Post-Traumatic Stress Disorder
Post Terrorism Trauma May Affect Psychiatric Patients Differently
Post terrorism trauma can affect people quite differently depending on their background and mental health disposition.
Psychiatrists reported a wide disparity in patients' reactions to the events that unfolded on September 11. Some were understandably distraught from the widely broadcast assault "on the symbols of our freedom, our American way, and our safety," as one psychiatrist noted. For others, the events of the day had a positive outcome. It made them realize that in the scheme of things, their own mental problems pale in comparison to what others have and are going through. Many have got themselves busy in a variety of social services and voluntary activities to help the victims of the terrorism. This helped them forget about their own problems. People who benefited most were those suffering from borderline personality disorder, chronic depression, and even schizophrenia. For some with prior suicidal thoughts, the exposure to this event had a positive impact. They trivialized their own situation in light of the national tragedy.
For some patients with mental illness, this event triggered negative associations. Especially vulnerable are those previously stricken with trauma. The trauma can be from a variety of causes: not just from war or terrorism, but from abuse and other unrelated events.
The severity of response of people depend on their degree of closeness to the event, both in terms of tangible proximity to the catastrophes and also in terms of their emotional connections to what they may have witnessed on television. Those suffering from PTSD are more vulnerable than others. But they may or may not have an exaggeration of symptoms.
For others, this event may have put them back on the path they have succeeded in conquering. For example, one schizophrenic patient reportedly became destabilized and psychotic as a result of the events after enjoying many years of stability.
Psychiatrists and other mental health professionals agree that the worst is yet to come. The real test, according to them, may come down the road, when posttraumatic stress disorder (PTSD) complicates patients' already burdened mechanisms for coping with everyday life.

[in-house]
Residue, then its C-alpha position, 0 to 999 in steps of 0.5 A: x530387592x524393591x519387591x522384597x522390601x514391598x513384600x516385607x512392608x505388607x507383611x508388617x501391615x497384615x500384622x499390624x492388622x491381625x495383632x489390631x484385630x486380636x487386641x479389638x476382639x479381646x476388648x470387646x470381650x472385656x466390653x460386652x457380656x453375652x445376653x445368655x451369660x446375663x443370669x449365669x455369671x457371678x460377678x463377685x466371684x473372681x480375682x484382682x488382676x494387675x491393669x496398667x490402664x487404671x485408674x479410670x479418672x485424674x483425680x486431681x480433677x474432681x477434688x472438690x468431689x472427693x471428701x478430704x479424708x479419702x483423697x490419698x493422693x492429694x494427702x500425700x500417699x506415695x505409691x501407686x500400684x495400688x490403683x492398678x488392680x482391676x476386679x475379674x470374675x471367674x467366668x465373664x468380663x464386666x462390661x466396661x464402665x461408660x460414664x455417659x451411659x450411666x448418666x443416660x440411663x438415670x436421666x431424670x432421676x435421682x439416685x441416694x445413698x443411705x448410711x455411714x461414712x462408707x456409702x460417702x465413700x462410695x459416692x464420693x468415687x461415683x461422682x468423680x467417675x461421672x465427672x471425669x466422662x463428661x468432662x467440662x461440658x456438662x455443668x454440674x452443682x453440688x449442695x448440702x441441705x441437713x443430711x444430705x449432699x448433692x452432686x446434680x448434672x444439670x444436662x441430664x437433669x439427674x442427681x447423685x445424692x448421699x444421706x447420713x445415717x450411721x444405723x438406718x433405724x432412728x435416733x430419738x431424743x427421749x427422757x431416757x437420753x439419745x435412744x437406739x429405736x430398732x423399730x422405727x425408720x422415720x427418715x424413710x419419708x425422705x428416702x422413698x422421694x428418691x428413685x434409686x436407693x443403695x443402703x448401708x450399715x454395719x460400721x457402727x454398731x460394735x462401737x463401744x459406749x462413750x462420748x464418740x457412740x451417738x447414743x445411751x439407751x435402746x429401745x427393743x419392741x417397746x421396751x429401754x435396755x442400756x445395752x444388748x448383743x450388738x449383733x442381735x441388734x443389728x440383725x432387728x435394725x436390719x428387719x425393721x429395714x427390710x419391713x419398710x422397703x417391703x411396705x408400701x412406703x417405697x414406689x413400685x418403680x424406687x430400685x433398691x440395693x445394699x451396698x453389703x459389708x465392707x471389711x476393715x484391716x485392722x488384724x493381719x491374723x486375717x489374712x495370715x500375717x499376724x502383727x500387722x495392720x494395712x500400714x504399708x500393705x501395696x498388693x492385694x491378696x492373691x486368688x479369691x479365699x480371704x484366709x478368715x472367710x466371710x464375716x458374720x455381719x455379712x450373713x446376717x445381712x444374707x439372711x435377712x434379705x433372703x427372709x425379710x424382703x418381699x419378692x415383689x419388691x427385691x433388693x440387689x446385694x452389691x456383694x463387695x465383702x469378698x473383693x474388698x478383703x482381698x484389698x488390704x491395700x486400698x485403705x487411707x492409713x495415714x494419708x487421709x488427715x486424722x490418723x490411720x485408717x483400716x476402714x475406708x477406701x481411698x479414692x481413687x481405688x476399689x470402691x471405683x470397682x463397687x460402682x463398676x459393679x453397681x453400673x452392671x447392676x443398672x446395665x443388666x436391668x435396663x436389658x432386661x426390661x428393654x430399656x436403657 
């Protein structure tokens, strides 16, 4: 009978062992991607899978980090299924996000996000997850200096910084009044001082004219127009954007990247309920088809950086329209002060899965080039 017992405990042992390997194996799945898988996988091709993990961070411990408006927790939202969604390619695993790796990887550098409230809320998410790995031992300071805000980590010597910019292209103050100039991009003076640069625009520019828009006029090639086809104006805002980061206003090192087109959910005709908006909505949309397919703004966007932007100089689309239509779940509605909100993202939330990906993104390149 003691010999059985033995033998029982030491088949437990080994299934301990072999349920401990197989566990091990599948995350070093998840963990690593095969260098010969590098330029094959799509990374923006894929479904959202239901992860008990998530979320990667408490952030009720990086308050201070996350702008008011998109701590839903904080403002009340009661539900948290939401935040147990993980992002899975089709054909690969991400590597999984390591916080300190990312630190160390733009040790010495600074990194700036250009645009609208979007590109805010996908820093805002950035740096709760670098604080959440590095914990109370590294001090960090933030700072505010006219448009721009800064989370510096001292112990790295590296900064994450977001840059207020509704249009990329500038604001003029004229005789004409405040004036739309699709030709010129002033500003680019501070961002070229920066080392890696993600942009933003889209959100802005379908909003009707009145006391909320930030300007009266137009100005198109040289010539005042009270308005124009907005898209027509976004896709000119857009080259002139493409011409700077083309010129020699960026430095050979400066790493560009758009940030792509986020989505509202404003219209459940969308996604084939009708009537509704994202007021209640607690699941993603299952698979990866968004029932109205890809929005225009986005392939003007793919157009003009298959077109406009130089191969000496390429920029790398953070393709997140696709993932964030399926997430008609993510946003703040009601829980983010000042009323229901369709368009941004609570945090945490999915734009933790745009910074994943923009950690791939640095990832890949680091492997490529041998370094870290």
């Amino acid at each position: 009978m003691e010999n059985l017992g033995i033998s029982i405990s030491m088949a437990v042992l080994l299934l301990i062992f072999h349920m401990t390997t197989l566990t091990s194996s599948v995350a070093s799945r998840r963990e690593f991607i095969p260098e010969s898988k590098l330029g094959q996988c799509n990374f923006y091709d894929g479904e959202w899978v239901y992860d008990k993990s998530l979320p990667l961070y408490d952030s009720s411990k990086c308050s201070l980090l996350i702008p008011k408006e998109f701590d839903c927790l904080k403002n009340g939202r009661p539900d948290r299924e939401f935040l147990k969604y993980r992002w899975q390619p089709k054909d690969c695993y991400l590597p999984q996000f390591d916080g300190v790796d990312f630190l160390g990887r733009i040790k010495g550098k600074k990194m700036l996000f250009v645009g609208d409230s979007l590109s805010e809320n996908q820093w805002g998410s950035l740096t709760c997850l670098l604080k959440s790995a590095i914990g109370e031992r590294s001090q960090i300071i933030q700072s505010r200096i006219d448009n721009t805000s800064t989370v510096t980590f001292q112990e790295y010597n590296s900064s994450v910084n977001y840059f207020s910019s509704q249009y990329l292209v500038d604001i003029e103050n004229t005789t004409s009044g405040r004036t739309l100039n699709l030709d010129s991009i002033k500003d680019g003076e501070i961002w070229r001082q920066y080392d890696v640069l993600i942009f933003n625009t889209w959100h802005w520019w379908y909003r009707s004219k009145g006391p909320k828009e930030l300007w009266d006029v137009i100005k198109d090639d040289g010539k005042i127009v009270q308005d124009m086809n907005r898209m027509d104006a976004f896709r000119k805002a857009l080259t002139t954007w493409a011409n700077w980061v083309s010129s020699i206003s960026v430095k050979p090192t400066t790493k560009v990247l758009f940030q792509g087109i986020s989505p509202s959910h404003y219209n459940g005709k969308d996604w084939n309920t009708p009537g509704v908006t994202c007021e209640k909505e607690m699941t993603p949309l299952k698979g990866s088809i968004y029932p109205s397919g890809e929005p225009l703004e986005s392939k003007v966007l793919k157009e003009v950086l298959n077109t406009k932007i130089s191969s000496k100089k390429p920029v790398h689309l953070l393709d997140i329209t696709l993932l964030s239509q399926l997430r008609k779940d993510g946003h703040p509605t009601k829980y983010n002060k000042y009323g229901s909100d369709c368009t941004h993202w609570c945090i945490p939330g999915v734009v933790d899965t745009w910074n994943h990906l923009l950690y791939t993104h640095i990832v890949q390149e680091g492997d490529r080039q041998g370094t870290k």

Psychiatrists identified several groups of people as at higher risk for having PTSD as a result of September 11 related events:
Those who worked in lower Manhattan and ran as buildings collapsed around them. These people will be at increased risk for PTSD if they had previous psychiatric diagnoses. In one study conducted after the Apri11995 bombing of the Oklahoma City federal building, preexisting psychiatric illness was one of the strongest predictors of PTSD in survivors. (JAMA 282:755-62, 1999).
Those who recently suffered personal losses and had trouble coping with fresh shock, grief, and fear associated with the terrorist attacks. Some of these patients may get totally decompensated, regressed, and may express self-destructive thoughts they never had before. These patients may not have complained of any psychiatric disorders prior to the loss of their significant others.
People of Arab descent also are highly vulnerable. Many of them had suffered previous trauma. They have come to the USA to escape from this terror and thinking America as their safe haven. They are now traumatized like the entire country. But they have the added burden of being perceived as part of the threat.
For the victims, the feelings of grief and loss may persist intensely for many months. "While most Americans who were less affected will be recovering from what they saw on television, those with PTSD are likely to take a much different path. They may be sleepless or tormented by dreams of a shrouded danger they can't quite identify. Their partners and friends will be confused by their fits of rage and irritability. Quietly, they may become nearly phobic in their avoidance of multistory buildings and airplanes," says Dr. C. Scott Saunders, associate director of the UCLA trauma psychiatry service.
Source: Clinical Psychiatry News, October 2001